With a total of $5 million in funding from the U.S. Department of Agriculture, the multi-disciplinary team, which includes researchers at Purdue University and Virginia Tech, is developing an integrated management tool for swine production based on a comprehensive analysis of the many processes that comprise swine production – from crops used for feed to various methods of managing waste.
“A primary purpose of this work is to evaluate and mitigate the environmental footprint of swine-production facilities,” said Greg Thoma, professor of chemical engineering. “What action can we take to limit greenhouse-gas emissions from these facilities without making processes more expensive for the farmer? So we want to understand this impact and then come up with something that will enable farmers to make informed decisions about changes to production, such as breeding, feeding, waste-management and other practices. To do this, we must understand the entire system – or full life cycle – of swine production in this country.”
In line with global efforts to make agricultural processes more sustainable and to address climate change, the overall goal of the project is to experimentally evaluate and develop technologies that mitigate greenhouse gas-emissions. These technologies will support the development of an accurate and robust life-cycle analysis that will serve as a model to demonstrate the environmental impact of various changes to production. For example, in a project spearheaded by Charles Maxwell, professor of animal science, the model will show how manipulating the diet of hogs will affect the amount and type of crops grown to feed the animals, as well as carbon emitted from the animals through burping and flatulence.
The model is flexible and allows for geographic customization. It will consider factors including weather patterns and annual rainfall, which affect decisions related to heating and cooling and the amount of manure that can be applied to land without affecting water quality.
An equally important goal is to make swine production cheaper and more efficient, so the project also will include a life-cycle cost analysis. Directed by Jennie Popp, professor of agricultural economics, this analysis will measure the economic impact of process changes. To use the example above, the amount or type of crops grown to feed animals may increase or reduce the hog farmer’s feed costs, not to mention the impact to the soybean or grain farmer, who, as Thoma emphasized, is a critical part of the life cycle of swine production. The cost-analysis model will demonstrate the effect of changes made to the system.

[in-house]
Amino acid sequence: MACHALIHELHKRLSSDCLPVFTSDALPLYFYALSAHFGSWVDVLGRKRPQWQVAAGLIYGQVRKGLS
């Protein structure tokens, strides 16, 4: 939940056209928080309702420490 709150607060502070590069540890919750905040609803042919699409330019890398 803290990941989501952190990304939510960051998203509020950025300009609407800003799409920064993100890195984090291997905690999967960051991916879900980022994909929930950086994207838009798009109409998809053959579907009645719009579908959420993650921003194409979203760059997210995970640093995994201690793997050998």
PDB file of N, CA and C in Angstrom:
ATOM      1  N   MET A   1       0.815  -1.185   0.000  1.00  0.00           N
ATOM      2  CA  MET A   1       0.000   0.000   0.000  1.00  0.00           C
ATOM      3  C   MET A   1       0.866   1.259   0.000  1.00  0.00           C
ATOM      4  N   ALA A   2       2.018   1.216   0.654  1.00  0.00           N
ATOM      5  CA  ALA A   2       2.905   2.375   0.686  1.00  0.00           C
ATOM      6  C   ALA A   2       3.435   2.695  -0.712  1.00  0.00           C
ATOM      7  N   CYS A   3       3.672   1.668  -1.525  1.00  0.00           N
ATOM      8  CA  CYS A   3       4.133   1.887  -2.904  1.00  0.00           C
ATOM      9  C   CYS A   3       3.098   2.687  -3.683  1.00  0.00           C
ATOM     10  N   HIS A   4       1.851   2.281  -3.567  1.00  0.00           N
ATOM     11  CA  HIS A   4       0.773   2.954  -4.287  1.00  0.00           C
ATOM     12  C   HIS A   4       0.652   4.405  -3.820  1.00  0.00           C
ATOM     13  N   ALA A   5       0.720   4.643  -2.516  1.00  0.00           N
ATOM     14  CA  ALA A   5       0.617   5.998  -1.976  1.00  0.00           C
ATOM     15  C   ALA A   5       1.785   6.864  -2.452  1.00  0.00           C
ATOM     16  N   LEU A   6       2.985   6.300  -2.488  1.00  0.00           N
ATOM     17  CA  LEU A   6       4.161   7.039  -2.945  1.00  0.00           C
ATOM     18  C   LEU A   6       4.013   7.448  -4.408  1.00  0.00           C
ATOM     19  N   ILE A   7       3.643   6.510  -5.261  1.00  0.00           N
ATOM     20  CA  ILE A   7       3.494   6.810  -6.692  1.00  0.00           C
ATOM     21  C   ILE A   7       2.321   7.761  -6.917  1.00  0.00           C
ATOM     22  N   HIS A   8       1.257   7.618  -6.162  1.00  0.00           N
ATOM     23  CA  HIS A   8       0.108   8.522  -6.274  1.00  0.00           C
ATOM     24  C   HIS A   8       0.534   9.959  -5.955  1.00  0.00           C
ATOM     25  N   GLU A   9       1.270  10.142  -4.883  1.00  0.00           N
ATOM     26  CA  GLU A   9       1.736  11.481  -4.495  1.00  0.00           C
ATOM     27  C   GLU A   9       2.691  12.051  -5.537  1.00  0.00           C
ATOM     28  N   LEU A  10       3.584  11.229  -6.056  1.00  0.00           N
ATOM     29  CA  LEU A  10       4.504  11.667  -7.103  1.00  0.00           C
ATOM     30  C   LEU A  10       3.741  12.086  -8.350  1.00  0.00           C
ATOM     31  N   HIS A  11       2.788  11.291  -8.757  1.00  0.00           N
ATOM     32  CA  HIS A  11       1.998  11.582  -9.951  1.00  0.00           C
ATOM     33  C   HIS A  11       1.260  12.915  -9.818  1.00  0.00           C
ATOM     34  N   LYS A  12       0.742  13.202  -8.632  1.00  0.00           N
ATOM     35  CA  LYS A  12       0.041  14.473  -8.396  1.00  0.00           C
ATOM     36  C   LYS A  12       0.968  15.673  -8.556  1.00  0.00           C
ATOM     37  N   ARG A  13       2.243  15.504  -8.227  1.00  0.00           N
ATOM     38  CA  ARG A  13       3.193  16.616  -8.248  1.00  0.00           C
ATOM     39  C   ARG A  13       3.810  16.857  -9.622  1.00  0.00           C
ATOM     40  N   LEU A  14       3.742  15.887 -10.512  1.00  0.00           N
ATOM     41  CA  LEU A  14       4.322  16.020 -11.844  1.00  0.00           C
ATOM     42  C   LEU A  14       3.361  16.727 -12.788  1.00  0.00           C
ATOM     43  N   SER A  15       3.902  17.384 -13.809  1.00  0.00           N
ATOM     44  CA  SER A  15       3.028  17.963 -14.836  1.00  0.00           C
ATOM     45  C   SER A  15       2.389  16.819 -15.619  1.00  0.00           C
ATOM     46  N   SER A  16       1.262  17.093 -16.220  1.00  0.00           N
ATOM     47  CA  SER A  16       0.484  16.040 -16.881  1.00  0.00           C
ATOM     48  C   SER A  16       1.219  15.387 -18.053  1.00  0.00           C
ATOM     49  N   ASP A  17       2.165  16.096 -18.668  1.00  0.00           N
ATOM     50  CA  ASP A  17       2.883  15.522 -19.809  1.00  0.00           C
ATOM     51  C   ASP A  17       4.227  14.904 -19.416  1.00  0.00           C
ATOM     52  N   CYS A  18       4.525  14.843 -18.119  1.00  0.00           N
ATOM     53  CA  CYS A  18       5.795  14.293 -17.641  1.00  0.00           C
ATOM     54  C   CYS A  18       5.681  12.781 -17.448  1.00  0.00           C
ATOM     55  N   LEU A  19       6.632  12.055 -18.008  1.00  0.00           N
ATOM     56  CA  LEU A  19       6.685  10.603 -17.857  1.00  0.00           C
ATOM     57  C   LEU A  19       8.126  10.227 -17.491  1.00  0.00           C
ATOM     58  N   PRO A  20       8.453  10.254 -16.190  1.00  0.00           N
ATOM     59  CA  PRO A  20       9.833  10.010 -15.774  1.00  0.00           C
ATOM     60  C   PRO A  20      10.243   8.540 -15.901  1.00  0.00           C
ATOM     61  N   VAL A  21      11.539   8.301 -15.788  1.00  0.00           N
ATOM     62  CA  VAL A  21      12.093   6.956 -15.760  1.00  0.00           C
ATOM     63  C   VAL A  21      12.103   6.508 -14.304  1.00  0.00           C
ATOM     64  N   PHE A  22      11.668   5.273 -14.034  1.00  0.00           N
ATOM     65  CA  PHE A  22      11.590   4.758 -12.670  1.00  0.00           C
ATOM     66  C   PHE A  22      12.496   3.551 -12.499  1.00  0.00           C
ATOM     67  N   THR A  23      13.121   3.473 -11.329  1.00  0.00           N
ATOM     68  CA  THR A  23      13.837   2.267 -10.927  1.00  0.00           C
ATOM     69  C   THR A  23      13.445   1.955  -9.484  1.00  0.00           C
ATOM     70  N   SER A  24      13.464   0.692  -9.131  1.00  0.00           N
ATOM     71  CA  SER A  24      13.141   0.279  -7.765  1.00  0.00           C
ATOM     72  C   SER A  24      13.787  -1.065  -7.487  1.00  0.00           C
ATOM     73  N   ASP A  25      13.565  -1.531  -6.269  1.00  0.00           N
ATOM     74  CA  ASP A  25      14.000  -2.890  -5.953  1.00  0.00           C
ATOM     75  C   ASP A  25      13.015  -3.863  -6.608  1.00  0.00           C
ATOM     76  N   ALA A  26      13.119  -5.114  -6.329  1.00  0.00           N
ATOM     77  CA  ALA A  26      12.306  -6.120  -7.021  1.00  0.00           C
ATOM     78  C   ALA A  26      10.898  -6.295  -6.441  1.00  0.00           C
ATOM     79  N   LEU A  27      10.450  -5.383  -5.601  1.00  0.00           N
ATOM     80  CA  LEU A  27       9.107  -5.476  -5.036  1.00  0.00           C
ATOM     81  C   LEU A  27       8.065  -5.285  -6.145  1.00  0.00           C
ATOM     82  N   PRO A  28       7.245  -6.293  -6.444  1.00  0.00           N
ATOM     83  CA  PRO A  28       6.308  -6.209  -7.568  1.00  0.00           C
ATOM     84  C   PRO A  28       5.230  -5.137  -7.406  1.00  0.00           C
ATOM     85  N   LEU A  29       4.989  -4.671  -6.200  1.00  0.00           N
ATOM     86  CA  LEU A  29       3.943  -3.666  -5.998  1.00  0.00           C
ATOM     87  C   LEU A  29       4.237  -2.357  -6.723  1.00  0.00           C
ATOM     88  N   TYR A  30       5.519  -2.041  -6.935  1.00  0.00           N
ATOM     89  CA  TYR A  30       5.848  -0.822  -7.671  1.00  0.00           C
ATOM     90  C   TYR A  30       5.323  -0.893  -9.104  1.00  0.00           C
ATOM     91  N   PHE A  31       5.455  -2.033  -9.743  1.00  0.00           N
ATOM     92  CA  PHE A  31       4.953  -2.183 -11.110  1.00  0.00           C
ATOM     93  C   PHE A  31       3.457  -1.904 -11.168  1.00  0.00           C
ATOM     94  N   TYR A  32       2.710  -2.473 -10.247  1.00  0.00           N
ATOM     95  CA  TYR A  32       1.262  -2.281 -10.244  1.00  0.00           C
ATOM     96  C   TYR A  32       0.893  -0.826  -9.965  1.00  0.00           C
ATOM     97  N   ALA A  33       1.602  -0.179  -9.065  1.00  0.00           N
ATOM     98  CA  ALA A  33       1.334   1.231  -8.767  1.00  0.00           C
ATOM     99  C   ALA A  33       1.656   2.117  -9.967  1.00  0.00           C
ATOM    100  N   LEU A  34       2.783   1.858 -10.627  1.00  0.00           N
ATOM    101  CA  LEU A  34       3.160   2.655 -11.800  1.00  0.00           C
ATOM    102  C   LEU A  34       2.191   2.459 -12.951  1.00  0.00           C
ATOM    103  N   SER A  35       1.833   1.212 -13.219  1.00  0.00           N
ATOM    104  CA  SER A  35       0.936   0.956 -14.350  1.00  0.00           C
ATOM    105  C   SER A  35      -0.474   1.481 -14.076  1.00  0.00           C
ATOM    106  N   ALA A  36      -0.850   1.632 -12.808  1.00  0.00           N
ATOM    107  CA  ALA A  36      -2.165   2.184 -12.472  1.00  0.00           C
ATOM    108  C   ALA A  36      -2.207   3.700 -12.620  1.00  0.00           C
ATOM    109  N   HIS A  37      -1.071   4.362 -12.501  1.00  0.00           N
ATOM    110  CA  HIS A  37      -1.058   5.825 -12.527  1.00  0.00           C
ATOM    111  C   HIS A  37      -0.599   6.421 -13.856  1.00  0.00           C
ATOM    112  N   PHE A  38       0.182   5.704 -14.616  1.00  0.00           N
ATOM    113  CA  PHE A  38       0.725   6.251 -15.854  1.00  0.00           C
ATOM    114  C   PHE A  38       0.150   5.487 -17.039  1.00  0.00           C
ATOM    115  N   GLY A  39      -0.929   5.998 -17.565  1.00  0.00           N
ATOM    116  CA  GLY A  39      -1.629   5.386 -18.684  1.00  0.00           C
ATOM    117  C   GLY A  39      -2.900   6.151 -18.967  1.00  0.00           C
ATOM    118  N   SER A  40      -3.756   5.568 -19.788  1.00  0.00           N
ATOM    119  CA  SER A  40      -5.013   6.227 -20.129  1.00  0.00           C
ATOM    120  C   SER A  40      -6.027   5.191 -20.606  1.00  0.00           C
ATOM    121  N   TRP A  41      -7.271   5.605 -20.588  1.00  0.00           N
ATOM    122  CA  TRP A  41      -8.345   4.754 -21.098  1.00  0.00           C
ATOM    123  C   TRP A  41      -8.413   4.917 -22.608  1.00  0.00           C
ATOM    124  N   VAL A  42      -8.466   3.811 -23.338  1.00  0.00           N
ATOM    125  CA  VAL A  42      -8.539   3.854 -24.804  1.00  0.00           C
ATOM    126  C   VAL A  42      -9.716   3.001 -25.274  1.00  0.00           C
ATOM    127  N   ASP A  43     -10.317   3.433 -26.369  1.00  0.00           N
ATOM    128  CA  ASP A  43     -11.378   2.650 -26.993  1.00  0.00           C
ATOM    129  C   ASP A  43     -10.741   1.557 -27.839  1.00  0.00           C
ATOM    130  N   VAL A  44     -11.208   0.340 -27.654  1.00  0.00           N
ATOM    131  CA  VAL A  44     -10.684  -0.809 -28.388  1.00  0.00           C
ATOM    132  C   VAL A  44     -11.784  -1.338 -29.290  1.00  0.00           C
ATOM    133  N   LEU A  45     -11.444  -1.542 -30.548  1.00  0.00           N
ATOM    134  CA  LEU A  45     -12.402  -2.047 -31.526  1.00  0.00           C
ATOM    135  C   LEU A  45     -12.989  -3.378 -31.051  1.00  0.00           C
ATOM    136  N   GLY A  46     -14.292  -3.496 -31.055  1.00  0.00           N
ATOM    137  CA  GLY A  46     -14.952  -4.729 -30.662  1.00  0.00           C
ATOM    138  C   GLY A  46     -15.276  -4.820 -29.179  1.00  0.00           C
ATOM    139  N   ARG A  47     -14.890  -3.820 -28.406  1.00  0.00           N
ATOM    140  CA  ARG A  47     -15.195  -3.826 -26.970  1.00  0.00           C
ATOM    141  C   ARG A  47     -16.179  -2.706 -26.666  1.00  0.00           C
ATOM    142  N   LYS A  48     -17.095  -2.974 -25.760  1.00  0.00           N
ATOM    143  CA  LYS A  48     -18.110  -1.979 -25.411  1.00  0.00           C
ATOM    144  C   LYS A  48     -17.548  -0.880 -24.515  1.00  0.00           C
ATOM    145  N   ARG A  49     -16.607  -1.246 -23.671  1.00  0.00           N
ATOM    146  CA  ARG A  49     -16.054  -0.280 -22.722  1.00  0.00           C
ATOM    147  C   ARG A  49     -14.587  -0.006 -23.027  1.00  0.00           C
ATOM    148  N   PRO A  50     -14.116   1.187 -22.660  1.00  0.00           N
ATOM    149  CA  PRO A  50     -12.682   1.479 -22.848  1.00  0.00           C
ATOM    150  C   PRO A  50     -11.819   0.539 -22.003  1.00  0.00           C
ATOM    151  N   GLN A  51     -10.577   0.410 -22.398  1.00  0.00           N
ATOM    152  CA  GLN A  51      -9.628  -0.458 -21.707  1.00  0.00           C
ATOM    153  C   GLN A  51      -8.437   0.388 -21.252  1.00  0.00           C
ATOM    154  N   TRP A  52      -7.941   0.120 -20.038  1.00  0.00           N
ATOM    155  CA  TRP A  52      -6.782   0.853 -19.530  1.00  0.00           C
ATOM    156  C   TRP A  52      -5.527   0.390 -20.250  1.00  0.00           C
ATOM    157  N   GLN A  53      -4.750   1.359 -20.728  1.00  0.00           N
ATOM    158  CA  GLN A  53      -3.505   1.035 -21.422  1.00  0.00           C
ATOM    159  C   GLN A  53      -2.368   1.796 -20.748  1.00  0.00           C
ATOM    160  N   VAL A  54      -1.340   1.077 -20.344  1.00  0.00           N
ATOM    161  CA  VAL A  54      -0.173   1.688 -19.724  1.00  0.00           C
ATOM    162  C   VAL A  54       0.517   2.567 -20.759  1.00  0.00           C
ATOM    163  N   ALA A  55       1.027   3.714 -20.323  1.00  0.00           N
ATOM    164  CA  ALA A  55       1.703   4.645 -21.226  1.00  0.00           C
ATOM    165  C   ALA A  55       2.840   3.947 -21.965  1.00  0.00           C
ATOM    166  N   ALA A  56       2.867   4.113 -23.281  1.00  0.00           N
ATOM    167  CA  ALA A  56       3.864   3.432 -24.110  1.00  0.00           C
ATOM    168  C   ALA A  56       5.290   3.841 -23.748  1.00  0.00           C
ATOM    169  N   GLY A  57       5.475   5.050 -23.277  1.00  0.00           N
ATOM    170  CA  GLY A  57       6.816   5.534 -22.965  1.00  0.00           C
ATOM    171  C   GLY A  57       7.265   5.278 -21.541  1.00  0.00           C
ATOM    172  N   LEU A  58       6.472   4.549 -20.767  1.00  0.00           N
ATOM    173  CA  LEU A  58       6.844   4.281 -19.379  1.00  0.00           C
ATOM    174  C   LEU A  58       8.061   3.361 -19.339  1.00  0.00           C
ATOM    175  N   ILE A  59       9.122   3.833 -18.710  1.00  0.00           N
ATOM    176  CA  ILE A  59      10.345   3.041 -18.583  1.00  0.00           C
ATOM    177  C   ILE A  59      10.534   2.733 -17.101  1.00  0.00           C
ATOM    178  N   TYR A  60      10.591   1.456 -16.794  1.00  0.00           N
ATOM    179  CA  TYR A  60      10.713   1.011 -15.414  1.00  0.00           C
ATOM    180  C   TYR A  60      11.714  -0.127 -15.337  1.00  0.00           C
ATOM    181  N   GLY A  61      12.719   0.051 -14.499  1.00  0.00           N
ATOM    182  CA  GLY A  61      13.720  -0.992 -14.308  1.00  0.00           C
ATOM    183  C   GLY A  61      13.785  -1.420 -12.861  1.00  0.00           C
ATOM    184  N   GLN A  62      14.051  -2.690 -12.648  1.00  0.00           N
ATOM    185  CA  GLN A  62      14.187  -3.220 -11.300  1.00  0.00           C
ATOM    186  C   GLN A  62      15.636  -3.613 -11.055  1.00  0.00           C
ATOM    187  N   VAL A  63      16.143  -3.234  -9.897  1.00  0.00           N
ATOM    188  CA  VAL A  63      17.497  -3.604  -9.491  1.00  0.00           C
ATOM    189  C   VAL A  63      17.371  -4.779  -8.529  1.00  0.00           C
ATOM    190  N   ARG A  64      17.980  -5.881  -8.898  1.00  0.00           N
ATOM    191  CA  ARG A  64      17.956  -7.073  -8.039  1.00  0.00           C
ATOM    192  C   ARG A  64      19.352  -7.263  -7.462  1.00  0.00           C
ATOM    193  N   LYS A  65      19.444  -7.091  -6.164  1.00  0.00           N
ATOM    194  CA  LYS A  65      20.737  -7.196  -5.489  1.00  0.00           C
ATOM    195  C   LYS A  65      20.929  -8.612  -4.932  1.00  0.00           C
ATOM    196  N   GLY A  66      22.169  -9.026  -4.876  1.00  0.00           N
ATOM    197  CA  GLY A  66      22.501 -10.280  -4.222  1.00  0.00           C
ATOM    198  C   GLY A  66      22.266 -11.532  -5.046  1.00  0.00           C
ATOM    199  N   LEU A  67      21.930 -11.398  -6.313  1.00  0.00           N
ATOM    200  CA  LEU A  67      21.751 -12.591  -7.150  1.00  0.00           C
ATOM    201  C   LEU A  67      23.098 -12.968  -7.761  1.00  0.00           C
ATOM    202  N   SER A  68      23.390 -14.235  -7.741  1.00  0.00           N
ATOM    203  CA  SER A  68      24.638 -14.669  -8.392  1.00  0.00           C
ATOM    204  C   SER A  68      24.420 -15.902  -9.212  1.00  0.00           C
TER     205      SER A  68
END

“The beauty of these models is that the algorithms behind them will show what will happen, both environmentally and economically, if a farmer decides to change the diet of his hogs – to substitute amino acids for vegetable proteins, for example,” Thoma said. “What impact will this have on emissions? Will it increase production? The models will provide these answers.”
The work includes an innovative project in which researchers – Marty Matlock and Tom Costello, professor and associate professor of biological and agricultural engineering, respectively – remove nitrogen and phosphorus from pig manure and then use these nutrients to grow algae as feedstock that can be converted into biofuel. Matlock will also manage research experiences for undergraduates to investigate how livestock production fits into the larger perspective of agricultural sustainability.
Each state – Arkansas, Indiana and Virginia – will have an extension component to communicate findings and benefits of the model and help producers apply the knowledge to make their operations more efficient and sustainable. Karl VanDevender, professor and extension engineer for the University of Arkansas Division of Agriculture, leads coordination of extension education efforts. To learn more about what the UA Division of Agriculture will do to share the model with Arkansas producers, go to www.extension.org.
“Unlike most natural resources, agriculture is renewable,” Thoma said. “But current practices do not allow us to manage it as such. This is what we’re trying to accomplish, a system that is efficient, more productive and yet cheaper to produce, and less damaging to land, water and air.”
Funded over five years from the USDA National Institute of Food and Agriculture, the project includes researchers from the University of Arkansas, the University of Arkansas Division of Agriculture, Purdue University, Virginia Tech and the private sector. As principal investigator, Thoma directs the overall project and also leads an interdisciplinary team at the University of Arkansas, which will receive approximately half of the total funding. The UA Division of Agriculture will receive $608,000, and the remainder will go to partner institutions.CONTACTS:
Matt McGowan | Newswise Science News
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